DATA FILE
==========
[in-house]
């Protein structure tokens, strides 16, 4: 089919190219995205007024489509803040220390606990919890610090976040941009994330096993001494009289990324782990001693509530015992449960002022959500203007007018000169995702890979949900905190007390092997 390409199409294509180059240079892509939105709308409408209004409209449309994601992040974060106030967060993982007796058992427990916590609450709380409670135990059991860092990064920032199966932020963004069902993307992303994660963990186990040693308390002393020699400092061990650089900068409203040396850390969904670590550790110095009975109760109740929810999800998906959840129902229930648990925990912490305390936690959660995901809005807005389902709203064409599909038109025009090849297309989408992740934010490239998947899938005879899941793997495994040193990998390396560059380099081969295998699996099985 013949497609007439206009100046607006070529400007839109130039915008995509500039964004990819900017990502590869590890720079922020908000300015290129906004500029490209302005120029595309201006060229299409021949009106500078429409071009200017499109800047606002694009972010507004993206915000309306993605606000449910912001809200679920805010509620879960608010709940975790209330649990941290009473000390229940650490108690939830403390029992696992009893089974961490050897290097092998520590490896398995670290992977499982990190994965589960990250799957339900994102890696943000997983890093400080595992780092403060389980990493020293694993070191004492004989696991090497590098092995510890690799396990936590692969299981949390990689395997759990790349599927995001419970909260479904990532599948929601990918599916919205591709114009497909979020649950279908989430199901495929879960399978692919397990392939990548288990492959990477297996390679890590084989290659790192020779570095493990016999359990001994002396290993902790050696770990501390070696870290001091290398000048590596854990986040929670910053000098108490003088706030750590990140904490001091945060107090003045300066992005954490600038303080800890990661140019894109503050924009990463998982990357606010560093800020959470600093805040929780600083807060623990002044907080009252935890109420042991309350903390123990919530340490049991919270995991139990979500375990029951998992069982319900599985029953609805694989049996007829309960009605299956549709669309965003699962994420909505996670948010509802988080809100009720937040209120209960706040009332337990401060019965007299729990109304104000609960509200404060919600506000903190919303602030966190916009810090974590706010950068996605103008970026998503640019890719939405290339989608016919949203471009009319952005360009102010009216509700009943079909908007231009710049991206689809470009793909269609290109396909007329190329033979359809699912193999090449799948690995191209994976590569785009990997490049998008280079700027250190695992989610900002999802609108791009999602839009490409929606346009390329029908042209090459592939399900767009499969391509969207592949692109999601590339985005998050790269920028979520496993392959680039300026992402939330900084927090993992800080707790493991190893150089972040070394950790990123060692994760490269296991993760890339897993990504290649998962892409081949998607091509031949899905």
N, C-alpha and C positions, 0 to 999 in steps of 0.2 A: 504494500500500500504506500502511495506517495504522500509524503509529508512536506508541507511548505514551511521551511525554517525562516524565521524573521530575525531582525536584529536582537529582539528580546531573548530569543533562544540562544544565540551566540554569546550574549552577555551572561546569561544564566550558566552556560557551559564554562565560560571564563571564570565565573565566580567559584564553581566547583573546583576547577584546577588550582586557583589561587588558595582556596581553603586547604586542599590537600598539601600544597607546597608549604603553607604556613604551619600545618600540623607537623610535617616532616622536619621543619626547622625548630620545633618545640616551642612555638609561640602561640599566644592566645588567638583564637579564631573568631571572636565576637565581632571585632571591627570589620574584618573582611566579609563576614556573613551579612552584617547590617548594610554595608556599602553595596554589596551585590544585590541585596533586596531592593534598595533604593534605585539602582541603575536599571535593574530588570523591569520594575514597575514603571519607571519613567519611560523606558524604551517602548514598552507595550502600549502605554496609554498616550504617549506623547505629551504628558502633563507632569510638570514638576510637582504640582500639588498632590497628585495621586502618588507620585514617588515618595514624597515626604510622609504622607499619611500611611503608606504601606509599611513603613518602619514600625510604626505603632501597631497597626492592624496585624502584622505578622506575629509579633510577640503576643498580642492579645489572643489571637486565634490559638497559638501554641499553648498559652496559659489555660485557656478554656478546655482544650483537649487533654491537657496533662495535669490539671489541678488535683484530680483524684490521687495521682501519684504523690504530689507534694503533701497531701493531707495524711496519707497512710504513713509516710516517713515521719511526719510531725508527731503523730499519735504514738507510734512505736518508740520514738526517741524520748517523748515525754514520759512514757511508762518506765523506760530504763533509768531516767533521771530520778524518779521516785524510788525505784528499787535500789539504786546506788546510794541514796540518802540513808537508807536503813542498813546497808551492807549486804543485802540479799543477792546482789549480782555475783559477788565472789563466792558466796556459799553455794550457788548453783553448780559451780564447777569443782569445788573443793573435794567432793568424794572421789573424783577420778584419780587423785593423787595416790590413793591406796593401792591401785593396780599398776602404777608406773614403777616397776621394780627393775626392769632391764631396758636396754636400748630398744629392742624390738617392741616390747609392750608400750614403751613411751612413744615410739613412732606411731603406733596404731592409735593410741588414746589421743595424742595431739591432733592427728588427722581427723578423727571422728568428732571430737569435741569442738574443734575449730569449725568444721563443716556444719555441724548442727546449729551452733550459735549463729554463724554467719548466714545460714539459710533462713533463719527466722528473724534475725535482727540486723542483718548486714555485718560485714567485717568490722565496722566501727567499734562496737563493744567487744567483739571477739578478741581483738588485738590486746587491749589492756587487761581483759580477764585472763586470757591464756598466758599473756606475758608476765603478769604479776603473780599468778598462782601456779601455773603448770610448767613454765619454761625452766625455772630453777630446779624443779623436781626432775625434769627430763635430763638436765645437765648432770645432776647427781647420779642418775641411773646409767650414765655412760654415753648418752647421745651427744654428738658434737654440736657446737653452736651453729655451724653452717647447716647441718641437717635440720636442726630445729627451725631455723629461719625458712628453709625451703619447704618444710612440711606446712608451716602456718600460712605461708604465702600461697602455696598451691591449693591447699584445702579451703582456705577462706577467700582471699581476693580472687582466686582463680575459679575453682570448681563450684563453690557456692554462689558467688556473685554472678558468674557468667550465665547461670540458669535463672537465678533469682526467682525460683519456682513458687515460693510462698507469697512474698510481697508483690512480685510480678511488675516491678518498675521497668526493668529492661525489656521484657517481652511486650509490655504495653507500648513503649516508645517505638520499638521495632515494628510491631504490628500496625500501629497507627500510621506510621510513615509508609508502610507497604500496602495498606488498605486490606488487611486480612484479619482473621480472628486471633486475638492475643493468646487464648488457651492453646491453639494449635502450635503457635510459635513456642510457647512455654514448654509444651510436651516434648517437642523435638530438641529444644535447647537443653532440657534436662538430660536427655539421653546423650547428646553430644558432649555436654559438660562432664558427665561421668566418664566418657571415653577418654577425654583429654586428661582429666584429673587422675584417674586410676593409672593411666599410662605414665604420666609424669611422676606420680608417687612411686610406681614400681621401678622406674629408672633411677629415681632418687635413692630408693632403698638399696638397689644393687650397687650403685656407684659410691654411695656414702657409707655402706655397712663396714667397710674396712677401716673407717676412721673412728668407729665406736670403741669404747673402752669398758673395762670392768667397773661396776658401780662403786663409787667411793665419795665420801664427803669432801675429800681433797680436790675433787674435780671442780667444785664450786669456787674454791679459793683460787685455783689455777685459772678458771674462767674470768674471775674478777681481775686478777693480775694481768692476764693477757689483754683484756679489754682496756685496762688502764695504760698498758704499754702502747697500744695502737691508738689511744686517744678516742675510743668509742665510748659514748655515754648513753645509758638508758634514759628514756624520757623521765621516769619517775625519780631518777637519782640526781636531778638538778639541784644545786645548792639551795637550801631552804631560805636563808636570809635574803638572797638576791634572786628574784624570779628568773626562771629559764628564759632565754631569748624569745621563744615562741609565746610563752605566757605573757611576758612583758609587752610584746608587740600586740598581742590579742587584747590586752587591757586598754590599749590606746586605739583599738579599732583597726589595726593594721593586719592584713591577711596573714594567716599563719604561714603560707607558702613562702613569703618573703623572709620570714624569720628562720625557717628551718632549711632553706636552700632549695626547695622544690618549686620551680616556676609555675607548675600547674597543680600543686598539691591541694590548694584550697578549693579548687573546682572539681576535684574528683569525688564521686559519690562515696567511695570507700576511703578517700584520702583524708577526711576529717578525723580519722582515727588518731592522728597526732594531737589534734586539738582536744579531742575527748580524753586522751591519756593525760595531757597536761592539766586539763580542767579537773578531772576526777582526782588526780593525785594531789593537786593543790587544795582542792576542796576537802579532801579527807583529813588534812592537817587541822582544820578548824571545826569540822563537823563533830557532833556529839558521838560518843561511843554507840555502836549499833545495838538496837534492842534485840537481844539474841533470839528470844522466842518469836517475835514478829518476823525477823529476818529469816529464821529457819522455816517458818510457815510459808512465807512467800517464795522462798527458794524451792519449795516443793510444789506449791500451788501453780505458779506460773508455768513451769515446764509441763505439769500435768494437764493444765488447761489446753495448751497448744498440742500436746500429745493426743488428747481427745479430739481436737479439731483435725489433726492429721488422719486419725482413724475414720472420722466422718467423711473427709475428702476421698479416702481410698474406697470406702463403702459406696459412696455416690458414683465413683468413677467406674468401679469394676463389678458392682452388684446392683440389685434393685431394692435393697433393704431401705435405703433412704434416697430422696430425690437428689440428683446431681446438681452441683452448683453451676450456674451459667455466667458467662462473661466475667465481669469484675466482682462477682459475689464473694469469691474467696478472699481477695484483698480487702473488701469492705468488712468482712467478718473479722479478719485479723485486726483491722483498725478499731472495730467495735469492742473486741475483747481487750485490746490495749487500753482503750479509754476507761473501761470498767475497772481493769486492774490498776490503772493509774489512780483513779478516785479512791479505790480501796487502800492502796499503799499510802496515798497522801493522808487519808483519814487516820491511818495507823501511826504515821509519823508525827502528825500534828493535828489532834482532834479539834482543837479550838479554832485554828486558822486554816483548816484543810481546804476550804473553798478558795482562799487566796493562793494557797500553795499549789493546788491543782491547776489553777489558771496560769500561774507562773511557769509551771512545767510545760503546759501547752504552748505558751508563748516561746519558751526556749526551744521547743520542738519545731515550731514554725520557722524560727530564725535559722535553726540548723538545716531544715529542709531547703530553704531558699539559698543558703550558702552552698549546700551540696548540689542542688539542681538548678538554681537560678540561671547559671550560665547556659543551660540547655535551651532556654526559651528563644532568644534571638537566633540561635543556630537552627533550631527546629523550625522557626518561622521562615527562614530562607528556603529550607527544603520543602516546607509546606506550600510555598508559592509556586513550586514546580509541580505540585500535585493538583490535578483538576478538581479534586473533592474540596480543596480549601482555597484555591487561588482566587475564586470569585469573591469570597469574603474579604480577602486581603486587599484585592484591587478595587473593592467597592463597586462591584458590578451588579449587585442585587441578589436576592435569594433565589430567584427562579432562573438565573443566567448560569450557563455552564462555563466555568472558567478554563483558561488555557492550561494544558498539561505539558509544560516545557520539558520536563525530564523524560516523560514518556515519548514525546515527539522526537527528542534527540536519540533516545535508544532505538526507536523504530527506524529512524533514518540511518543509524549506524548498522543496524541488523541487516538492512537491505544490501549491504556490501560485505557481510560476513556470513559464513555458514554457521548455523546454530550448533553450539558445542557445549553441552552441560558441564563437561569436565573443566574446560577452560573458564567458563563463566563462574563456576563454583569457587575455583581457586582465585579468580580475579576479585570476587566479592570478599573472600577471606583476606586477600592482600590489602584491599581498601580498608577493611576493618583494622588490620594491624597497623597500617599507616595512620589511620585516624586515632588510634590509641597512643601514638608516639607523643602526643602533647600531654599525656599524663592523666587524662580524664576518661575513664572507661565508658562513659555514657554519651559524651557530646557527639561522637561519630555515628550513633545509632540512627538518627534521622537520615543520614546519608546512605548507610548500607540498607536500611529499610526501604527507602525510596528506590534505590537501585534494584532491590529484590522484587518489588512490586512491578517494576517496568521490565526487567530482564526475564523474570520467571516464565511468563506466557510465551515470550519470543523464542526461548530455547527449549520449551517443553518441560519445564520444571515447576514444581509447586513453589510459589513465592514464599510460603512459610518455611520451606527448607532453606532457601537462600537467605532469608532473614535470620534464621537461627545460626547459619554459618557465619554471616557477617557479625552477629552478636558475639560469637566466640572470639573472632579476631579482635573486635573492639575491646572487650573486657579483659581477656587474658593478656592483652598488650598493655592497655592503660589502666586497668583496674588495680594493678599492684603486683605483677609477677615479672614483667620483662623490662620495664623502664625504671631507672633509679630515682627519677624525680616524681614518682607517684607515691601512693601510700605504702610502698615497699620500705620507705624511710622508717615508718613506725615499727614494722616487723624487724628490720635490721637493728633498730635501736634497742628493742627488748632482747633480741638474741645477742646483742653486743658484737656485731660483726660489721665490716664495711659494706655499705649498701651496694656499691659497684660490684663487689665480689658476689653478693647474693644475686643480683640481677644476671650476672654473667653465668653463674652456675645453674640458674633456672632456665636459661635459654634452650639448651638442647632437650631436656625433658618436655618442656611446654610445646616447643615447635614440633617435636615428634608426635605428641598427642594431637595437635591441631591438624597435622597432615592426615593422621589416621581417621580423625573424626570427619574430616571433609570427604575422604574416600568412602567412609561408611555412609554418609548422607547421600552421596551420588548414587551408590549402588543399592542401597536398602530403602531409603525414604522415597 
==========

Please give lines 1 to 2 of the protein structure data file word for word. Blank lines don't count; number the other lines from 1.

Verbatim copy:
[in-house]
């Protein structure tokens, strides 16, 4: 089919190219995205007024489509803040220390606990919890610090976040941009994330096993001494009289990324782990001693509530015992449960002022959500203007007018000169995702890979949900905190007390092997 390409199409294509180059240079892509939105709308409408209004409209449309994601992040974060106030967060993982007796058992427990916590609450709380409670135990059991860092990064920032199966932020963004069902993307992303994660963990186990040693308390002393020699400092061990650089900068409203040396850390969904670590550790110095009975109760109740929810999800998906959840129902229930648990925990912490305390936690959660995901809005807005389902709203064409599909038109025009090849297309989408992740934010490239998947899938005879899941793997495994040193990998390396560059380099081969295998699996099985 013949497609007439206009100046607006070529400007839109130039915008995509500039964004990819900017990502590869590890720079922020908000300015290129906004500029490209302005120029595309201006060229299409021949009106500078429409071009200017499109800047606002694009972010507004993206915000309306993605606000449910912001809200679920805010509620879960608010709940975790209330649990941290009473000390229940650490108690939830403390029992696992009893089974961490050897290097092998520590490896398995670290992977499982990190994965589960990250799957339900994102890696943000997983890093400080595992780092403060389980990493020293694993070191004492004989696991090497590098092995510890690799396990936590692969299981949390990689395997759990790349599927995001419970909260479904990532599948929601990918599916919205591709114009497909979020649950279908989430199901495929879960399978692919397990392939990548288990492959990477297996390679890590084989290659790192020779570095493990016999359990001994002396290993902790050696770990501390070696870290001091290398000048590596854990986040929670910053000098108490003088706030750590990140904490001091945060107090003045300066992005954490600038303080800890990661140019894109503050924009990463998982990357606010560093800020959470600093805040929780600083807060623990002044907080009252935890109420042991309350903390123990919530340490049991919270995991139990979500375990029951998992069982319900599985029953609805694989049996007829309960009605299956549709669309965003699962994420909505996670948010509802988080809100009720937040209120209960706040009332337990401060019965007299729990109304104000609960509200404060919600506000903190919303602030966190916009810090974590706010950068996605103008970026998503640019890719939405290339989608016919949203471009009319952005360009102010009216509700009943079909908007231009710049991206689809470009793909269609290109396909007329190329033979359809699912193999090449799948690995191209994976590569785009990997490049998008280079700027250190695992989610900002999802609108791009999602839009490409929606346009390329029908042209090459592939399900767009499969391509969207592949692109999601590339985005998050790269920028979520496993392959680039300026992402939330900084927090993992800080707790493991190893150089972040070394950790990123060692994760490269296991993760890339897993990504290649998962892409081949998607091509031949899905």